“ Author: M. C. Beaton / Format: Paperback / Date of publication: 29 July 2010 / Genre: Crime & Thriller / Publisher: Constable and Robinson / Title: Agatha Raisin and Love, Lies and Liquor / ISBN 13: 9781849011501 / ISBN 10: 1849011501 „
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Agatha Raisin is delighted when her ex-husband, James Lacey, invites her to go away on holiday with him. Thinking that their relationship may be about to start up again, she is all the more disappointed to find that James is taking her to an old English seaside resort that has seen better days. Even worse, she can't escape, because a woman staying at the same hotel is murdered, strangled with Agatha's scarf. As the prime suspect, Agatha is dragged away to the police cells, where she struggles to prove her innocence.
Once released, she finds she is too intrigued to leave - she wants to find out who the murderer is. There are no shortage of suspects; the dead woman's husband, her son and daughter-in-law and her best friend and his wife. James decides to leave Agatha to it; so she calls in the troops - the other private detectives from her detective agency. Before she manages to solve the crime though, several more people will die. And Agatha somehow manages to get herself abducted by a dodgy career criminal...Will she find the murderer before it is too late? And will she eventually be able to win James back into her life?
One thing about the Agatha Raisin series is that I know I will have an enjoyable read. Having just worked my way through a book that was particularly difficult to read, this was just what I wanted, so I was delighted to find this title in my library. M C Beaton is probably better known as the author of the Hamish Macbeth series, but this series, about an ex-PR executive turned private investigator is just as entertaining.
Characterisation is not M C Beaton's strongpoint. She has made more of an effort with Agatha than she has with her other characters; Agatha is basically all right, but she does have her failings, particularly in that she is jealous of any woman that gets in the way of her relationship with James Lacey and that she can often be selfish. Other characters are much more black and white; either deeply good, like Agatha's friend, the vicar's wife, or really obnoxious - in the case of this book, the murdered woman and her son and one of James Lacey's new admirers.
Agatha's relationship with James Lacey is complicated. They got together over the course of several books in the series, got married and then split up immediately after the marriage. Agatha is always trying to win James back, although I personally find James very annoying and selfish and think that the series would be better if he wasn't in it. M C Beaton seems to have a thing about unrequited love - Hamish Macbeth also has a love interest that he never seems to win over. In this book, though, Agatha does begin to win back a little self-respect, which is a relief!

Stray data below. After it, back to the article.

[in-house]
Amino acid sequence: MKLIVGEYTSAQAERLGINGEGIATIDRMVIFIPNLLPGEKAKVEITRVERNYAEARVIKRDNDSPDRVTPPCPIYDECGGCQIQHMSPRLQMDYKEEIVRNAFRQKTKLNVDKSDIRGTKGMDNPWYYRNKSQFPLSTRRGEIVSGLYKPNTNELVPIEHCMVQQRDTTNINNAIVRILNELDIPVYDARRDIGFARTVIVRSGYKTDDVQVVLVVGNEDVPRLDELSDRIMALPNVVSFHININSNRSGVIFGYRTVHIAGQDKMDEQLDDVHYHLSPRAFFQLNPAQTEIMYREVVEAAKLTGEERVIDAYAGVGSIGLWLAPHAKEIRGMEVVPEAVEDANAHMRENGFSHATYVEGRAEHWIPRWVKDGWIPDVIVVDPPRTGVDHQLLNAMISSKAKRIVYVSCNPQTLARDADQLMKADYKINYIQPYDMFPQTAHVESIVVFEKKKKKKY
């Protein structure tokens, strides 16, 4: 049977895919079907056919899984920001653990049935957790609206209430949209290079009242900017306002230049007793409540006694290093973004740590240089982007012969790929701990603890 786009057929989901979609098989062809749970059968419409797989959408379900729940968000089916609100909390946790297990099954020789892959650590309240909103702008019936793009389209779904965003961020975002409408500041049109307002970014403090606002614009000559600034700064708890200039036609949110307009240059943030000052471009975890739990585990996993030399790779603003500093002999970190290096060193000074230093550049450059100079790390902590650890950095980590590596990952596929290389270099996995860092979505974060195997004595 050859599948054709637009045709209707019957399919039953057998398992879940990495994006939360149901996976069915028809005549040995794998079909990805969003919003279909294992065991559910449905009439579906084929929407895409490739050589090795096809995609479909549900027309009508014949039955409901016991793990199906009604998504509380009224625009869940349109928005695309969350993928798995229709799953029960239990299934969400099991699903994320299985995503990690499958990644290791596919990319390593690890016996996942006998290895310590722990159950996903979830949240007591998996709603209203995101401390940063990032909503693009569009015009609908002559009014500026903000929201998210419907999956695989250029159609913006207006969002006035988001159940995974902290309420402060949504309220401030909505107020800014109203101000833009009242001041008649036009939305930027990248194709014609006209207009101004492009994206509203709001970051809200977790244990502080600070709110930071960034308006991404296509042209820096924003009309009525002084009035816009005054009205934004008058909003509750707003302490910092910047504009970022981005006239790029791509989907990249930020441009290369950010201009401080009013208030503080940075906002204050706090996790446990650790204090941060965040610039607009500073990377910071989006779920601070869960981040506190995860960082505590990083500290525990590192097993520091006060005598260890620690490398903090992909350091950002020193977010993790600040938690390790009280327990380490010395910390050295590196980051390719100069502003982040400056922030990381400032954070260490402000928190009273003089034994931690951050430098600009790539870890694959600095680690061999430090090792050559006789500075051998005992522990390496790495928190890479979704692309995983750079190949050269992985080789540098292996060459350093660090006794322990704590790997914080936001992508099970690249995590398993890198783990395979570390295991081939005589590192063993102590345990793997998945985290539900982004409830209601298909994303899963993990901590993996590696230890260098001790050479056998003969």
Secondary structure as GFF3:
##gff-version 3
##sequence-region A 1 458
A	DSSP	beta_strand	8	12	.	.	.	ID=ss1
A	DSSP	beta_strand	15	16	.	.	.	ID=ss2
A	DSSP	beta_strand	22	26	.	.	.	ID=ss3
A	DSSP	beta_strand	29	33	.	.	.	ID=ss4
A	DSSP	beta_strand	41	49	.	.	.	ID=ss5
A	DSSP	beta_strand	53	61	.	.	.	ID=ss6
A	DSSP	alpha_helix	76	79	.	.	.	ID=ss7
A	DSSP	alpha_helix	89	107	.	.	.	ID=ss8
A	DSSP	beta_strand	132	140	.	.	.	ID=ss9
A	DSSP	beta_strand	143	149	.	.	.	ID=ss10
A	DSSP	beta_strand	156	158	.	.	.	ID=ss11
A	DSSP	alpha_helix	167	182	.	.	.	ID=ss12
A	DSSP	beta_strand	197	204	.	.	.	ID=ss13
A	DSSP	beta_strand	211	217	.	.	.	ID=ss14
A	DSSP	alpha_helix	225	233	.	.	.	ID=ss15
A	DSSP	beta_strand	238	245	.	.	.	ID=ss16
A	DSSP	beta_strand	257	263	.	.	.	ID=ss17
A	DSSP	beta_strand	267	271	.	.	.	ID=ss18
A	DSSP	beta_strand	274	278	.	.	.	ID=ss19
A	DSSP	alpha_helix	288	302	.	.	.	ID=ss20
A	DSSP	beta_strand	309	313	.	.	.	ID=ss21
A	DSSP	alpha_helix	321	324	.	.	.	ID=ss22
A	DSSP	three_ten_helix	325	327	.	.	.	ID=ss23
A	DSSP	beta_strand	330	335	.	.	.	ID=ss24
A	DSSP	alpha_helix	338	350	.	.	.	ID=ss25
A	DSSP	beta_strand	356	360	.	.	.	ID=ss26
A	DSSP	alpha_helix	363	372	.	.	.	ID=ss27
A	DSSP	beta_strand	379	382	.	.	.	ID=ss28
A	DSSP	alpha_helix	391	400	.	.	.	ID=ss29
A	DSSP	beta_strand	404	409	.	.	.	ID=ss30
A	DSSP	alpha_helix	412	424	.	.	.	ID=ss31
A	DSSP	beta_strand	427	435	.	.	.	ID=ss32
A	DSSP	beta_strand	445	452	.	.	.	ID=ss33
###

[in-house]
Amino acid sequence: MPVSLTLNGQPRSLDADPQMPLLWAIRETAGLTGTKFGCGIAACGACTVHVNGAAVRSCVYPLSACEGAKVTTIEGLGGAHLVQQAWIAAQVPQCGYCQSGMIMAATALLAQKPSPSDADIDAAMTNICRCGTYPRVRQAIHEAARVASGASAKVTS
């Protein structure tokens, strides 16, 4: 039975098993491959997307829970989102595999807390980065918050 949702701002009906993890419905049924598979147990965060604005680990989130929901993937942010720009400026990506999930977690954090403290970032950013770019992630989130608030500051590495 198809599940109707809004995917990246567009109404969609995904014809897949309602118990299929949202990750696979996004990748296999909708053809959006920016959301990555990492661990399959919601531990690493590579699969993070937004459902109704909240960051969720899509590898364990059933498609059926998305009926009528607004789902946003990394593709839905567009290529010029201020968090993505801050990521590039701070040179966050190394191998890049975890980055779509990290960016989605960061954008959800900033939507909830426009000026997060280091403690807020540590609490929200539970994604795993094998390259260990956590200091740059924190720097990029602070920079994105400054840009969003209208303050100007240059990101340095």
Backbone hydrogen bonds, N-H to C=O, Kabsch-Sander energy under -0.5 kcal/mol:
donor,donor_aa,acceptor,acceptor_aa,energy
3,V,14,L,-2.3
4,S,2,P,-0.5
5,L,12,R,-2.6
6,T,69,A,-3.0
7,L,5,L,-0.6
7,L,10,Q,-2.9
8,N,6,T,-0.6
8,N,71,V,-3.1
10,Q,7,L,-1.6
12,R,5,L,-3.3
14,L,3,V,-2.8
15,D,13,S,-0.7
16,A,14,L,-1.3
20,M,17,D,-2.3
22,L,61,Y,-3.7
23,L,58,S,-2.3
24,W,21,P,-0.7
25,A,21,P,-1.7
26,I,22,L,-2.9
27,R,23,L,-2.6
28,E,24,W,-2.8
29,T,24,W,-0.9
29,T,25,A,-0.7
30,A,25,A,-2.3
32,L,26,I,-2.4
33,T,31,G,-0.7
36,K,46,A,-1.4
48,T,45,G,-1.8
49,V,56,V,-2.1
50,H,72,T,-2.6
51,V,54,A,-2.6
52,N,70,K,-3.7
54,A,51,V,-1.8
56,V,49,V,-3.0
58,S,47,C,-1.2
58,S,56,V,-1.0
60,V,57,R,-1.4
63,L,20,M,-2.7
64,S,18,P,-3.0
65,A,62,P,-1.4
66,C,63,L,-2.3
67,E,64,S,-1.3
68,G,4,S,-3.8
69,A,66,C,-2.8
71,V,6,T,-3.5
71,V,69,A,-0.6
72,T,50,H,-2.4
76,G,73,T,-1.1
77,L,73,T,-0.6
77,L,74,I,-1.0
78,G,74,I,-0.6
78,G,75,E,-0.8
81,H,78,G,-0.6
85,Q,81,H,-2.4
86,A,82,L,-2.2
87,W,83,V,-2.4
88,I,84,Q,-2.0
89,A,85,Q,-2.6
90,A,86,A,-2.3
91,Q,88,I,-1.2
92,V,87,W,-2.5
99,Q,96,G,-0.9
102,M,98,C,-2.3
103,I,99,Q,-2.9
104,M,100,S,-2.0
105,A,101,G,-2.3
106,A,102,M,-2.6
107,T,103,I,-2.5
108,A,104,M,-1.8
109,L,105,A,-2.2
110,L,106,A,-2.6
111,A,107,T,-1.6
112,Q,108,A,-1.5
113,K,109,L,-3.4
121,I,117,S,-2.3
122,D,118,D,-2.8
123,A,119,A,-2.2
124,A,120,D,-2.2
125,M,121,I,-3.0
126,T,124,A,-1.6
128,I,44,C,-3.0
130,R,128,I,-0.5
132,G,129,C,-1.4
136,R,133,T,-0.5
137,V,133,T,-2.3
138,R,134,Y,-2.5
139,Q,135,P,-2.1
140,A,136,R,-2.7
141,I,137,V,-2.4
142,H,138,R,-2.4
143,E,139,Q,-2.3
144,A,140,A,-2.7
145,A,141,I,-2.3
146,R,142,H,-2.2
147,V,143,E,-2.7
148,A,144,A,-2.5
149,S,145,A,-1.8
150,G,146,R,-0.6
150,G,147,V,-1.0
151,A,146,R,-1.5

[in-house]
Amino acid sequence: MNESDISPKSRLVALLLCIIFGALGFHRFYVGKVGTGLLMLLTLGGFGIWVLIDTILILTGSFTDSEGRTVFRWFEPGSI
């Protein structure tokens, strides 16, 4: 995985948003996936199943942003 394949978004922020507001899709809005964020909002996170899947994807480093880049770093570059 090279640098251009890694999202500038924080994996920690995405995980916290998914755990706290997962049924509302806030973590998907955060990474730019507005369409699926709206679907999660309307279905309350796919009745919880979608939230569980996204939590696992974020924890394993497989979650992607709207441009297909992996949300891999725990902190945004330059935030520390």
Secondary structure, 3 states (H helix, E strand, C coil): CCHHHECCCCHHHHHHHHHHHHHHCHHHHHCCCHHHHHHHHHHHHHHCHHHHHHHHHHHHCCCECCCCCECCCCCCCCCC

Plot-wise, this is not the best; either compared to other writers of this genre, or compared to others in the series. There are, of course, a lot of impossible coincidences that are contrived to make the story work. That, I can forgive. But I didn't find myself as drawn in to this story as I have with others. I enjoyed the book, but it was more because of the characters than the plot itself. M C Beaton is a bit of a churner - she tends to write two or three books a year, and I think that she ought to slow down and spend a bit more time thinking about the plots.
At the same time, I did really enjoy the book. It is perfect light-reading when travelling on the tube when it is just not possible to become completely immersed in the book. I find these books a bit like an old pair of slippers - deeply comforting - and this one was no different. As a piece of literature, it will never win any prizes, but there is a wonderful comic touch to the style of writing that does make up for this.
In conclusion, I do recommend this book, although I would suggest that you start with the books earlier in the series - The Quiche of Death is the first one. I also think you need to approach it knowing what to expect - it is a bit of fun rather than a serious piece of work. However, because the plot is weaker than most of the others in the series that I have read, I'm giving it three stars.
The book is available from play.com for £4.99. Published by Constable and Robinson, it has 256 pages. ISBN: 9781845294489
Agatha Raisin thinks she's in for a treat when her old flame James Lacey invites her on a holiday, but to her horror, his idea of an exotic destination is a small, rundown town called Burryhill-on-Sea. Needless to say, the break doesn't go as planned. When a guest staying in the same hotel as Agatha and James is found murdered, Agatha quickly becomes prime suspect - and must solve this case from a prison cell!